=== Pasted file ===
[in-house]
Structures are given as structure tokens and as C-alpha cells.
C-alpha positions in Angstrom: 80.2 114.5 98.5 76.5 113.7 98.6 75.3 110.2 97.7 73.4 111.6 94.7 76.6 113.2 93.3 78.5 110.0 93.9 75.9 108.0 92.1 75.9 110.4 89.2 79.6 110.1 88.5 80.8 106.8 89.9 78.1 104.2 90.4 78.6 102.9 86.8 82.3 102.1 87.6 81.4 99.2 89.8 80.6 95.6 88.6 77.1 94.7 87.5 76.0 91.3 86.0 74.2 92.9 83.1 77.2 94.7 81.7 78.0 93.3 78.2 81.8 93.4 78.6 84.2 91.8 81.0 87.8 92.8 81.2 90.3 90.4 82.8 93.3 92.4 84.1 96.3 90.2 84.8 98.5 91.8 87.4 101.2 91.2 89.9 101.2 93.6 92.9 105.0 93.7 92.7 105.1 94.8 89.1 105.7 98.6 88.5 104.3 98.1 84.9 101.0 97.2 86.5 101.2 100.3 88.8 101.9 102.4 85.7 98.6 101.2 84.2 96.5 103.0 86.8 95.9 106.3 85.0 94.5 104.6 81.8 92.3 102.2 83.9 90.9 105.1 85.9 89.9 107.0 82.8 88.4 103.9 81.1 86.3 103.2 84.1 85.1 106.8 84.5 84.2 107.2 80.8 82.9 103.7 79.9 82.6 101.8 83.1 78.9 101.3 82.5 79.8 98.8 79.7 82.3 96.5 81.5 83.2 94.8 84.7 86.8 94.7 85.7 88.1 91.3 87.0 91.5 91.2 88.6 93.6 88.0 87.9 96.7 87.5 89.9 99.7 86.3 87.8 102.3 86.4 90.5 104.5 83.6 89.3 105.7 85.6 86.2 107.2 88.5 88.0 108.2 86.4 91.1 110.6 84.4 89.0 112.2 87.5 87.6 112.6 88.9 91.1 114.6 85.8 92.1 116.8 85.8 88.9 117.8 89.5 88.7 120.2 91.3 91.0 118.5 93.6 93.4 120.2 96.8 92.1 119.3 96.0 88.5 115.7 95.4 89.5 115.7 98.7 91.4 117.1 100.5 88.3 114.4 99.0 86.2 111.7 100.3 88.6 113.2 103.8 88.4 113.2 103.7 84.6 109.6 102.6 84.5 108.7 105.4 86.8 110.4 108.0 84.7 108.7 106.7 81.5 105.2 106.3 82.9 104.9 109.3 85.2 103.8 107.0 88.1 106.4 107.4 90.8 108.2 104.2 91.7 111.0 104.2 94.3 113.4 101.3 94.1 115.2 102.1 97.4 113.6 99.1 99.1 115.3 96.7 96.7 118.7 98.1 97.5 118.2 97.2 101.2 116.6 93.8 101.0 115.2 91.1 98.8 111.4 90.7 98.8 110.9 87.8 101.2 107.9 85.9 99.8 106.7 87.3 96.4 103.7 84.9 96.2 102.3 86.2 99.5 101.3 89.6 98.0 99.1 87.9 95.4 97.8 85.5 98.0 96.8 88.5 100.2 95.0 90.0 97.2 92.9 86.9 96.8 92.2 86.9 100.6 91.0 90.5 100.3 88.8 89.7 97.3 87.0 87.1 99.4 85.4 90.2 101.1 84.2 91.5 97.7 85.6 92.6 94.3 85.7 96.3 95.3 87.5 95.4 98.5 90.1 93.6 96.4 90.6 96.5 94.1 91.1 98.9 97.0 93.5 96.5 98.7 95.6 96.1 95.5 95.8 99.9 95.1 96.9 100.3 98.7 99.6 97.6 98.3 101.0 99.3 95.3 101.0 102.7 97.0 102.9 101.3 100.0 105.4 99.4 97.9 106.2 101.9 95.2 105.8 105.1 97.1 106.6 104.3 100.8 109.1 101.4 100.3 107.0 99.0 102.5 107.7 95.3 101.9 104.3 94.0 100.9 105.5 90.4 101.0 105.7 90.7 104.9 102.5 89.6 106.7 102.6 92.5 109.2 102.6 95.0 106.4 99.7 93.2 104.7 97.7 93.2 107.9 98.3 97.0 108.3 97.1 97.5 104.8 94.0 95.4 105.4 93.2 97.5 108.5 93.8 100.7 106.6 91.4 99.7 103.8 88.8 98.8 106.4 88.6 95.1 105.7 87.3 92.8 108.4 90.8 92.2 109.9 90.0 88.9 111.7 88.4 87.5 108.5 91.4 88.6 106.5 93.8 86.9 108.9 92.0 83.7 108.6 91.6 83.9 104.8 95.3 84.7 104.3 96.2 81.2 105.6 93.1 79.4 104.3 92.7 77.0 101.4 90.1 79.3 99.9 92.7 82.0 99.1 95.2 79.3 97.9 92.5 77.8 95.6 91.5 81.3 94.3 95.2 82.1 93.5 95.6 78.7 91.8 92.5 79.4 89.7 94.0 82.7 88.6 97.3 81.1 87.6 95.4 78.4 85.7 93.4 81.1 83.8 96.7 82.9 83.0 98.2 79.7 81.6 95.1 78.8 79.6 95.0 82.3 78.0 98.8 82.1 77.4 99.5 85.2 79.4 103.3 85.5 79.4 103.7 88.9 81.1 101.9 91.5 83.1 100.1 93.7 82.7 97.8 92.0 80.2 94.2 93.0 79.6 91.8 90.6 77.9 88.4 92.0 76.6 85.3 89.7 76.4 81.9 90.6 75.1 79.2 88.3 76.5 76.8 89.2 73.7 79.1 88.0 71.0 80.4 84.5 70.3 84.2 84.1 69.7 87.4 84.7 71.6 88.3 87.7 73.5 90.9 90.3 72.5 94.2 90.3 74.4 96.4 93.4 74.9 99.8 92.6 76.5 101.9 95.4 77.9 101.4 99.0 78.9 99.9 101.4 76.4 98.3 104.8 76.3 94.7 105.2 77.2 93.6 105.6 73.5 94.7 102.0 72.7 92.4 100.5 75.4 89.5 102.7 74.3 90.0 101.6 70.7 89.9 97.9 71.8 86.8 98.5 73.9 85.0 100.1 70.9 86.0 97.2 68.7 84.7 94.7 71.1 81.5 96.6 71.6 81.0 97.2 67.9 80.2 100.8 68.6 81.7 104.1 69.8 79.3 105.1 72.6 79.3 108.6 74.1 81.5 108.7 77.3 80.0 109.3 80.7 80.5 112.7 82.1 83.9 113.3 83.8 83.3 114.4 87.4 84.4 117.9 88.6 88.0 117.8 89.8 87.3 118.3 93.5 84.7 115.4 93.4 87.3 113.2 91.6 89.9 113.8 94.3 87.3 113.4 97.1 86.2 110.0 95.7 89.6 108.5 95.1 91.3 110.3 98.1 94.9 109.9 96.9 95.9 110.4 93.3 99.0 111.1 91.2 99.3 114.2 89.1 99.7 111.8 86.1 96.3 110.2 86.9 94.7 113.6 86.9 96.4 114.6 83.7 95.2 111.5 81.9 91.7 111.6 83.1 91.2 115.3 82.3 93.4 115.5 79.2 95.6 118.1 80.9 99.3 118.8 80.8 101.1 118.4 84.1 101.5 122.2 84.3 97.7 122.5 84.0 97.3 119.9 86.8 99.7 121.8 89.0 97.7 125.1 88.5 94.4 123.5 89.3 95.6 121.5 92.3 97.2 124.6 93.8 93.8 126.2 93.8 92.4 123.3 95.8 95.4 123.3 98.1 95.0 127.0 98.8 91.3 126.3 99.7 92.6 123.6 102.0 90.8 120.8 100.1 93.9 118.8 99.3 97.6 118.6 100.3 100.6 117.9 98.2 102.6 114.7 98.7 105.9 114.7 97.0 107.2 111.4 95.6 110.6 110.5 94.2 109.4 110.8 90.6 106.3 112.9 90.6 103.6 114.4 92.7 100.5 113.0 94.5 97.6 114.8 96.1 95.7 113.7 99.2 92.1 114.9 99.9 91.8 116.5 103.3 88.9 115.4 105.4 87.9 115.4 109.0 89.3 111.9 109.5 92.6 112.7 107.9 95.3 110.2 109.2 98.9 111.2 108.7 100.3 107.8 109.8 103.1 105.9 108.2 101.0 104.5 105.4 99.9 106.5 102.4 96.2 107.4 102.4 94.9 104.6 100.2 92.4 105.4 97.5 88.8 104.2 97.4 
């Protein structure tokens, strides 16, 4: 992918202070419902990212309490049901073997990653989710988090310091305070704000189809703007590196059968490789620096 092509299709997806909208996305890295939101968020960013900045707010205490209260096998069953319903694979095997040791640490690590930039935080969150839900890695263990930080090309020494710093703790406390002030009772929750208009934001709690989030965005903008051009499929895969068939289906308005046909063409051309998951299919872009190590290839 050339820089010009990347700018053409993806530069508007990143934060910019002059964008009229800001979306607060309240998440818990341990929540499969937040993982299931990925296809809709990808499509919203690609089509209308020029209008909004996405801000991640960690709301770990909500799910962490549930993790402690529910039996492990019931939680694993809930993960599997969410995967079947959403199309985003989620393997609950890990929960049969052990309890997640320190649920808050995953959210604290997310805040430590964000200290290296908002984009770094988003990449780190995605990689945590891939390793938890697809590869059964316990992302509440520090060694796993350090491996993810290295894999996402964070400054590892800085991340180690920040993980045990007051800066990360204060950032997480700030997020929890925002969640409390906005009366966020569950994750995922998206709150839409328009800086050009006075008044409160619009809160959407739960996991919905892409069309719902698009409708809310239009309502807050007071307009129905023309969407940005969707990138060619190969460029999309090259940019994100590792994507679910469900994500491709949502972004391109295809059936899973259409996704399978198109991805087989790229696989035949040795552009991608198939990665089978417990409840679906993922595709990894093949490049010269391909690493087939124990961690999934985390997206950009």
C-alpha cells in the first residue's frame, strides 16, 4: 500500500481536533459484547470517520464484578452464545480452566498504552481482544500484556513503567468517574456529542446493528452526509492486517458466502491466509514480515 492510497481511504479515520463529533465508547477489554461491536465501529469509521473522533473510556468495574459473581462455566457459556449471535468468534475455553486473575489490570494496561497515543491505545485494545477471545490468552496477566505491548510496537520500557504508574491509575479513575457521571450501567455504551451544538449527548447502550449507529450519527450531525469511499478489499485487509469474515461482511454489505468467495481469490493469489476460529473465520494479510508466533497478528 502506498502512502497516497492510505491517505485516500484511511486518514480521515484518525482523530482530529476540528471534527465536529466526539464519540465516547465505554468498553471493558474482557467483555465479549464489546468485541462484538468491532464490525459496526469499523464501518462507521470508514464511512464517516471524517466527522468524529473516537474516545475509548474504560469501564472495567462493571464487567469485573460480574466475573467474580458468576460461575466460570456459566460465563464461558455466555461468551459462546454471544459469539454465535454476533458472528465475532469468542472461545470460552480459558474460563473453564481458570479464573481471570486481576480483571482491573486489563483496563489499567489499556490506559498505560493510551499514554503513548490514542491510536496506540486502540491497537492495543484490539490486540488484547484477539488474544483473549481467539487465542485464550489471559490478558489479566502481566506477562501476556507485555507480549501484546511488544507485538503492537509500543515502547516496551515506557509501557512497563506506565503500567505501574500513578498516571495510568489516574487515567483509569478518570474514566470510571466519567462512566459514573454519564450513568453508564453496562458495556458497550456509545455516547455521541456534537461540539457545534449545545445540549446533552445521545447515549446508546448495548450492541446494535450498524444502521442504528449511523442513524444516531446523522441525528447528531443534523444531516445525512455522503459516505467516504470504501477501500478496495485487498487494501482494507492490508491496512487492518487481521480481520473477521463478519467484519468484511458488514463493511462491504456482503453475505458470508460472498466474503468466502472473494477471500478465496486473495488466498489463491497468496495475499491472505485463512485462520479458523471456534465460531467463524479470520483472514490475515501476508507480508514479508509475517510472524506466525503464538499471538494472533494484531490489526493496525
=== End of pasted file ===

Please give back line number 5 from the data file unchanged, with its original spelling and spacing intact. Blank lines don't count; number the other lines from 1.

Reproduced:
C-alpha cells in the first residue's frame, strides 16, 4: 500500500481536533459484547470517520464484578452464545480452566498504552481482544500484556513503567468517574456529542446493528452526509492486517458466502491466509514480515 492510497481511504479515520463529533465508547477489554461491536465501529469509521473522533473510556468495574459473581462455566457459556449471535468468534475455553486473575489490570494496561497515543491505545485494545477471545490468552496477566505491548510496537520500557504508574491509575479513575457521571450501567455504551451544538449527548447502550449507529450519527450531525469511499478489499485487509469474515461482511454489505468467495481469490493469489476460529473465520494479510508466533497478528 502506498502512502497516497492510505491517505485516500484511511486518514480521515484518525482523530482530529476540528471534527465536529466526539464519540465516547465505554468498553471493558474482557467483555465479549464489546468485541462484538468491532464490525459496526469499523464501518462507521470508514464511512464517516471524517466527522468524529473516537474516545475509548474504560469501564472495567462493571464487567469485573460480574466475573467474580458468576460461575466460570456459566460465563464461558455466555461468551459462546454471544459469539454465535454476533458472528465475532469468542472461545470460552480459558474460563473453564481458570479464573481471570486481576480483571482491573486489563483496563489499567489499556490506559498505560493510551499514554503513548490514542491510536496506540486502540491497537492495543484490539490486540488484547484477539488474544483473549481467539487465542485464550489471559490478558489479566502481566506477562501476556507485555507480549501484546511488544507485538503492537509500543515502547516496551515506557509501557512497563506506565503500567505501574500513578498516571495510568489516574487515567483509569478518570474514566470510571466519567462512566459514573454519564450513568453508564453496562458495556458497550456509545455516547455521541456534537461540539457545534449545545445540549446533552445521545447515549446508546448495548450492541446494535450498524444502521442504528449511523442513524444516531446523522441525528447528531443534523444531516445525512455522503459516505467516504470504501477501500478496495485487498487494501482494507492490508491496512487492518487481521480481520473477521463478519467484519468484511458488514463493511462491504456482503453475505458470508460472498466474503468466502472473494477471500478465496486473495488466498489463491497468496495475499491472505485463512485462520479458523471456534465460531467463524479470520483472514490475515501476508507480508514479508509475517510472524506466525503464538499471538494472533494484531490489526493496525